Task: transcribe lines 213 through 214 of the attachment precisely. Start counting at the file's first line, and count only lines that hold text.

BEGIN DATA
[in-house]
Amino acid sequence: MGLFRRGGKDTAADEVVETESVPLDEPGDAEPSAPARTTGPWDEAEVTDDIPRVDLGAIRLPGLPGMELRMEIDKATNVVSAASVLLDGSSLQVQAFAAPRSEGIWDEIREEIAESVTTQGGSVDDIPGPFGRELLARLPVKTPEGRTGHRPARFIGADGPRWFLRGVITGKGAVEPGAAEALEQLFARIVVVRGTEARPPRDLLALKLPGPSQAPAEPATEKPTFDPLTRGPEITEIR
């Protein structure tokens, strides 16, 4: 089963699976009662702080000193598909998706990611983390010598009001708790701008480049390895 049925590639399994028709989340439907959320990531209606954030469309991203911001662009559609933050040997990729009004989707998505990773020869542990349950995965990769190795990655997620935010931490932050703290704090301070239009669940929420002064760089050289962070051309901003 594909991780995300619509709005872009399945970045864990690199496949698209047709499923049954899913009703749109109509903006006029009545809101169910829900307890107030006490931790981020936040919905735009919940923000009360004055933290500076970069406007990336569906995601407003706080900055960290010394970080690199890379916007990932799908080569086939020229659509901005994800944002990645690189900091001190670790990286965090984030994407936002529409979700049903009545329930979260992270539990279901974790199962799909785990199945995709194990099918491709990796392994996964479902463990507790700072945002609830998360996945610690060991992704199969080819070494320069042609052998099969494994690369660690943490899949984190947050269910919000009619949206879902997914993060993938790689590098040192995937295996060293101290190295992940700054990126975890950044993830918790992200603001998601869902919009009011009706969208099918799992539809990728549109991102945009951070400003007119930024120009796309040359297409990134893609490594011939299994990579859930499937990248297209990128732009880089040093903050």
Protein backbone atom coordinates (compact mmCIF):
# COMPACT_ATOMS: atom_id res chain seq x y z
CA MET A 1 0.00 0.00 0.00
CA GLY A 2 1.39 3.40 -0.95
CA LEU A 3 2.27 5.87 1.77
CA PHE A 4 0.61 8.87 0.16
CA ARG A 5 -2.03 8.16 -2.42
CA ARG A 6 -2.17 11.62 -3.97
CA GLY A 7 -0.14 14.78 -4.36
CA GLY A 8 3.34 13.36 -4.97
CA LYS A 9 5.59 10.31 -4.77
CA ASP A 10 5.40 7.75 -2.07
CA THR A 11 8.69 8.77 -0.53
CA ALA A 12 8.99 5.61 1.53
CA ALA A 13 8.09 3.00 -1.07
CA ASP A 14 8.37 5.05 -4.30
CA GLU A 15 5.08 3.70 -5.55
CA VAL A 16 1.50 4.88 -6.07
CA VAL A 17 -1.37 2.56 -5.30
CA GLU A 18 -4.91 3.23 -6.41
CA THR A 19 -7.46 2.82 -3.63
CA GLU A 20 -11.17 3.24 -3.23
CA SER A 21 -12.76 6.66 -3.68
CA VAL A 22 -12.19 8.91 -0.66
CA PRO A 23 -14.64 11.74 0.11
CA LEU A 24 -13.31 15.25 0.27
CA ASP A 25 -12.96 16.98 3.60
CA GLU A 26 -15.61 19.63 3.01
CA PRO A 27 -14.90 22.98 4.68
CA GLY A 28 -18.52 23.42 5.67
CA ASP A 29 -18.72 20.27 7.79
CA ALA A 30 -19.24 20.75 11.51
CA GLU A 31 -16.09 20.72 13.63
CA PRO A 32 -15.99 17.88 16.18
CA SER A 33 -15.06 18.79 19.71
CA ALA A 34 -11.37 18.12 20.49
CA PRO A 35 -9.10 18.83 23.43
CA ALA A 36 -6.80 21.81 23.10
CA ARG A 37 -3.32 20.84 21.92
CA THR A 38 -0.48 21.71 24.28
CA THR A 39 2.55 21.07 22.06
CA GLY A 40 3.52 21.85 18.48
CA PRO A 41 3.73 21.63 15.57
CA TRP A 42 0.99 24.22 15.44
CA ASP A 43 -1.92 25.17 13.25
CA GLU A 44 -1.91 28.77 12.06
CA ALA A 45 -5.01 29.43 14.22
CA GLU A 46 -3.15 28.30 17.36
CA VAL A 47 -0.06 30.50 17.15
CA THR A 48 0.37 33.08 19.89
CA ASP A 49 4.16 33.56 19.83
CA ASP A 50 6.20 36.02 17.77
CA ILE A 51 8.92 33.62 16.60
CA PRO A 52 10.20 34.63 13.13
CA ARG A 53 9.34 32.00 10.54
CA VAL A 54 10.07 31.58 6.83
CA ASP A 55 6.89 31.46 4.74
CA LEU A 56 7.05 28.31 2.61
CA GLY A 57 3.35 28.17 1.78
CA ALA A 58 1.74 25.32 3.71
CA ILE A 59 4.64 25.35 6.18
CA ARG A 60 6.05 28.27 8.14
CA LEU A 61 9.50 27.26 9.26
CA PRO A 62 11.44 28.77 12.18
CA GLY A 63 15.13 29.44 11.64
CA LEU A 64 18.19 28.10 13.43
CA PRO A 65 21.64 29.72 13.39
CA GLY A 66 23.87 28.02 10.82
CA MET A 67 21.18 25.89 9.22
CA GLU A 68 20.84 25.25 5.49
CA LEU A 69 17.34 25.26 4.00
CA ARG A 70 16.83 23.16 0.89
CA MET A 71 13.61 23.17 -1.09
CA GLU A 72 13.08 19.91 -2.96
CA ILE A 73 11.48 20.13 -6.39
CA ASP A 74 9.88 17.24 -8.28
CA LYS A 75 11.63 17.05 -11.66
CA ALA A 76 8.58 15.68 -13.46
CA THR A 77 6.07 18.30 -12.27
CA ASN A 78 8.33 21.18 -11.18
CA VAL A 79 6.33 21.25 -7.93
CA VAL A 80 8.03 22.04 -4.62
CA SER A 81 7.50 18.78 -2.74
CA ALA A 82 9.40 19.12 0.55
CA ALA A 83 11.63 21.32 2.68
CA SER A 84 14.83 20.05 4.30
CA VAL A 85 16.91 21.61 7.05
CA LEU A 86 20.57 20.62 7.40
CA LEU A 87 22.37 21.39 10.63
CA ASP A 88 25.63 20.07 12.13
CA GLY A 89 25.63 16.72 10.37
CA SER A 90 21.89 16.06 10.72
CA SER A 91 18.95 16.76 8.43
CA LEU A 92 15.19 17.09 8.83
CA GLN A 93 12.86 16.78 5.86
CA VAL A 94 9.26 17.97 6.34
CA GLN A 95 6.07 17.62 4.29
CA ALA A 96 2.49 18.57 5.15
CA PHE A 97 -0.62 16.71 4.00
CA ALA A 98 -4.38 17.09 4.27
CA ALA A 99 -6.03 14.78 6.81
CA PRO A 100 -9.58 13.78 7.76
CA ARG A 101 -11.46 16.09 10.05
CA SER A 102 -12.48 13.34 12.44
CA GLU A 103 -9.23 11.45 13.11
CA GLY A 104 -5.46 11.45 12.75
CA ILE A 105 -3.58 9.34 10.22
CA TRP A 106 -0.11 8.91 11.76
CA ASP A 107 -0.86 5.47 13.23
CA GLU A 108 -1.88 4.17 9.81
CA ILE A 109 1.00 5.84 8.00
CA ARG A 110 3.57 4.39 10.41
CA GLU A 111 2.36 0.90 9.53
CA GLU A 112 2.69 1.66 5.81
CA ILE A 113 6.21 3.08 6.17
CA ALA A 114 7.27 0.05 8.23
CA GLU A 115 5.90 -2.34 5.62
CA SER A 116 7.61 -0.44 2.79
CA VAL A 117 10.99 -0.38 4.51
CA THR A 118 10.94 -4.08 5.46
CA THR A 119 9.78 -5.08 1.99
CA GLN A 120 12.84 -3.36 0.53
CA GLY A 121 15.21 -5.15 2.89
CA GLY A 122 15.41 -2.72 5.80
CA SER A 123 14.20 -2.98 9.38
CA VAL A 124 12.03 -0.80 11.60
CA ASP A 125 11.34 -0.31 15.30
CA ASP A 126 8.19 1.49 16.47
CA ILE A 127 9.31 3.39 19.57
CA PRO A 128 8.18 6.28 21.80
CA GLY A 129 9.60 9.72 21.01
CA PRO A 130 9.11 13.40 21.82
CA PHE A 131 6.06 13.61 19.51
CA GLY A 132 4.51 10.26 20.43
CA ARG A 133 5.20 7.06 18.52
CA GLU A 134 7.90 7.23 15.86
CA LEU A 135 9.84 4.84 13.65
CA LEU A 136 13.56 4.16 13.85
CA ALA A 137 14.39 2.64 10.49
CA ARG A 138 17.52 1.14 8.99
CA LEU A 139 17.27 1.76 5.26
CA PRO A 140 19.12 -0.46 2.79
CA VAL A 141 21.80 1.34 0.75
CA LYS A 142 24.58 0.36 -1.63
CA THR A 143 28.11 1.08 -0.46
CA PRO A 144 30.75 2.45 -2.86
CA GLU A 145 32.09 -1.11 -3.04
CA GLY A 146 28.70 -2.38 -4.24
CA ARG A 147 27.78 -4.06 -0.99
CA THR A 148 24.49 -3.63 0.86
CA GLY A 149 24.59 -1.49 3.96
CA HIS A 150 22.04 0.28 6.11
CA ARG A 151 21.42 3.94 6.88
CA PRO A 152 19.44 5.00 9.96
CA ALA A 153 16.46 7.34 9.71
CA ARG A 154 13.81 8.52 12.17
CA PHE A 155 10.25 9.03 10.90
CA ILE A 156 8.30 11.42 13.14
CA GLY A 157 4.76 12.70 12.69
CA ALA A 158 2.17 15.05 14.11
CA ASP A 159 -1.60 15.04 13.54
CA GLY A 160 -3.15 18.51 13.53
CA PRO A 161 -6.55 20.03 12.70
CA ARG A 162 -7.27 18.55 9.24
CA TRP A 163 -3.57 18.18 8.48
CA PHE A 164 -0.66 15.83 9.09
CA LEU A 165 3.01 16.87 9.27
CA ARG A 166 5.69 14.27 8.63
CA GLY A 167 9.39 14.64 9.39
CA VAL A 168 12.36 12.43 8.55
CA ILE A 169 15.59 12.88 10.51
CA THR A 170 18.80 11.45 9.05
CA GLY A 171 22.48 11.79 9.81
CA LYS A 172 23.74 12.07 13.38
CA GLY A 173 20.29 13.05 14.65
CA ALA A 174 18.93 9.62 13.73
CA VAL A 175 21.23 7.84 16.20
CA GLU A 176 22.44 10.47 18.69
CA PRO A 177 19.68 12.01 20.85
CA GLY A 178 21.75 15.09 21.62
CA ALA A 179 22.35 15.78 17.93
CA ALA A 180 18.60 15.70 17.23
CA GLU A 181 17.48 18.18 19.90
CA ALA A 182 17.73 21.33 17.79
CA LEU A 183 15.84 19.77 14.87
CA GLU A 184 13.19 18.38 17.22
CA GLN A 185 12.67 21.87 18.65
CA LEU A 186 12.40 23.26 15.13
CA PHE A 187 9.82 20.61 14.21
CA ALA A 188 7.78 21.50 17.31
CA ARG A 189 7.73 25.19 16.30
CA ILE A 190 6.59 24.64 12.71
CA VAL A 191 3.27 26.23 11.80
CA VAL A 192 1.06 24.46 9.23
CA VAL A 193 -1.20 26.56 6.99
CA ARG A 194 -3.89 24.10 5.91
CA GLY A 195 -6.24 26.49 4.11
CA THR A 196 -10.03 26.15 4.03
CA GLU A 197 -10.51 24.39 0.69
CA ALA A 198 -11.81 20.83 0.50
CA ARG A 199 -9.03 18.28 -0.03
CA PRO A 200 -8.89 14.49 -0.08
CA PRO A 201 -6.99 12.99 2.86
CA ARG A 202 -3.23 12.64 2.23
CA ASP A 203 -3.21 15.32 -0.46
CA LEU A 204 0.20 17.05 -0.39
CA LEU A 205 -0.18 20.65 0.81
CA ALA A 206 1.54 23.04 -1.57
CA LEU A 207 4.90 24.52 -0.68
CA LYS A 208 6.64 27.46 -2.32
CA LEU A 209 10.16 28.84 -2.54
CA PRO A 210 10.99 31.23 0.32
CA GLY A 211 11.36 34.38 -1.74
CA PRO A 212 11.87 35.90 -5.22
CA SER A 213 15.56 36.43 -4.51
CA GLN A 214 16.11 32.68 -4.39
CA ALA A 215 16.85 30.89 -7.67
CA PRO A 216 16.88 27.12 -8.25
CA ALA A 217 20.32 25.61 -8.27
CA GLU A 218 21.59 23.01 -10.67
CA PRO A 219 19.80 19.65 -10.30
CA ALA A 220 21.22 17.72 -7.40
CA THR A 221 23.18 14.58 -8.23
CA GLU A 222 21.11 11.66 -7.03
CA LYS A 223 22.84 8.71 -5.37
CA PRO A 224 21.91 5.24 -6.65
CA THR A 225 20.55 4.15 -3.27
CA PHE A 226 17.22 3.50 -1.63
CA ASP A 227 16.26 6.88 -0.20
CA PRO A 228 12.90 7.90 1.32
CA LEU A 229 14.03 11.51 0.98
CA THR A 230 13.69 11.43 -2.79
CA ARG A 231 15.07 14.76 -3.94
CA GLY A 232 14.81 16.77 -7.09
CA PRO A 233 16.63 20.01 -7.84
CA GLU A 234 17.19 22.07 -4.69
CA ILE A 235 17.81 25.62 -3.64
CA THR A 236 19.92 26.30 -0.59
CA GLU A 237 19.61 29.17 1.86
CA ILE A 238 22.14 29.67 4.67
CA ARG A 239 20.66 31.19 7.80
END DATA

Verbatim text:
CA LYS A 208 6.64 27.46 -2.32
CA LEU A 209 10.16 28.84 -2.54